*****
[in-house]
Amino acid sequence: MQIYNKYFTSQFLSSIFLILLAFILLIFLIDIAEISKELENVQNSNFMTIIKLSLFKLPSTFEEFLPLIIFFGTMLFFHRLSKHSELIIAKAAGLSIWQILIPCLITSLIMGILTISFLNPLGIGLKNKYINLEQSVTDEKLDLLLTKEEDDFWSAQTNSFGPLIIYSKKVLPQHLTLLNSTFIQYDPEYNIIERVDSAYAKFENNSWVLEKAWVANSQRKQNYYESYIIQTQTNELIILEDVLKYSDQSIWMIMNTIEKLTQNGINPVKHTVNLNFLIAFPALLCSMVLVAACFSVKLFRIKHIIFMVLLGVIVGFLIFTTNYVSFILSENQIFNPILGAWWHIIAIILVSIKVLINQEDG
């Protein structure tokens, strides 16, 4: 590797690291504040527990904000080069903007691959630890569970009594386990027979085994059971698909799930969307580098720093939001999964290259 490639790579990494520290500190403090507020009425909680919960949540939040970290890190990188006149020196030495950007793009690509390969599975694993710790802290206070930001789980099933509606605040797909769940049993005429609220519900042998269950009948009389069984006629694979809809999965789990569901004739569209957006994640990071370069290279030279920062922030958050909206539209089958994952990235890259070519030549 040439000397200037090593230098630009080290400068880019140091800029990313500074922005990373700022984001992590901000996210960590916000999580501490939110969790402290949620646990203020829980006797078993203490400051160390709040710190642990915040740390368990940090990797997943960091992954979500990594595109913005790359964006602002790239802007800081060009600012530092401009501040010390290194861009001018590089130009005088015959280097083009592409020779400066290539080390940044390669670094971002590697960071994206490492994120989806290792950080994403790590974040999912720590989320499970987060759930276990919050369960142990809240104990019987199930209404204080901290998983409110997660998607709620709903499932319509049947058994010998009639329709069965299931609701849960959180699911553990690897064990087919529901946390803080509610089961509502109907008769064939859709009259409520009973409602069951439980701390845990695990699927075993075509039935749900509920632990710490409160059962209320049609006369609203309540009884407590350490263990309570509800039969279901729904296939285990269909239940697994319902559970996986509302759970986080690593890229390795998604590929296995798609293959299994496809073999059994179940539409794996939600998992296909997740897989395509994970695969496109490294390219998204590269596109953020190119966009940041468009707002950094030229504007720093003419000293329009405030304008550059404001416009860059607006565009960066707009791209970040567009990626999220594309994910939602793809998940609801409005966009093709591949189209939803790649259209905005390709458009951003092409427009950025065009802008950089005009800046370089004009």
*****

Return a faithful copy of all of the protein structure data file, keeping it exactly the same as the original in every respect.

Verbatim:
[in-house]
Amino acid sequence: MQIYNKYFTSQFLSSIFLILLAFILLIFLIDIAEISKELENVQNSNFMTIIKLSLFKLPSTFEEFLPLIIFFGTMLFFHRLSKHSELIIAKAAGLSIWQILIPCLITSLIMGILTISFLNPLGIGLKNKYINLEQSVTDEKLDLLLTKEEDDFWSAQTNSFGPLIIYSKKVLPQHLTLLNSTFIQYDPEYNIIERVDSAYAKFENNSWVLEKAWVANSQRKQNYYESYIIQTQTNELIILEDVLKYSDQSIWMIMNTIEKLTQNGINPVKHTVNLNFLIAFPALLCSMVLVAACFSVKLFRIKHIIFMVLLGVIVGFLIFTTNYVSFILSENQIFNPILGAWWHIIAIILVSIKVLINQEDG
């Protein structure tokens, strides 16, 4: 590797690291504040527990904000080069903007691959630890569970009594386990027979085994059971698909799930969307580098720093939001999964290259 490639790579990494520290500190403090507020009425909680919960949540939040970290890190990188006149020196030495950007793009690509390969599975694993710790802290206070930001789980099933509606605040797909769940049993005429609220519900042998269950009948009389069984006629694979809809999965789990569901004739569209957006994640990071370069290279030279920062922030958050909206539209089958994952990235890259070519030549 040439000397200037090593230098630009080290400068880019140091800029990313500074922005990373700022984001992590901000996210960590916000999580501490939110969790402290949620646990203020829980006797078993203490400051160390709040710190642990915040740390368990940090990797997943960091992954979500990594595109913005790359964006602002790239802007800081060009600012530092401009501040010390290194861009001018590089130009005088015959280097083009592409020779400066290539080390940044390669670094971002590697960071994206490492994120989806290792950080994403790590974040999912720590989320499970987060759930276990919050369960142990809240104990019987199930209404204080901290998983409110997660998607709620709903499932319509049947058994010998009639329709069965299931609701849960959180699911553990690897064990087919529901946390803080509610089961509502109907008769064939859709009259409520009973409602069951439980701390845990695990699927075993075509039935749900509920632990710490409160059962209320049609006369609203309540009884407590350490263990309570509800039969279901729904296939285990269909239940697994319902559970996986509302759970986080690593890229390795998604590929296995798609293959299994496809073999059994179940539409794996939600998992296909997740897989395509994970695969496109490294390219998204590269596109953020190119966009940041468009707002950094030229504007720093003419000293329009405030304008550059404001416009860059607006565009960066707009791209970040567009990626999220594309994910939602793809998940609801409005966009093709591949189209939803790649259209905005390709458009951003092409427009950025065009802008950089005009800046370089004009």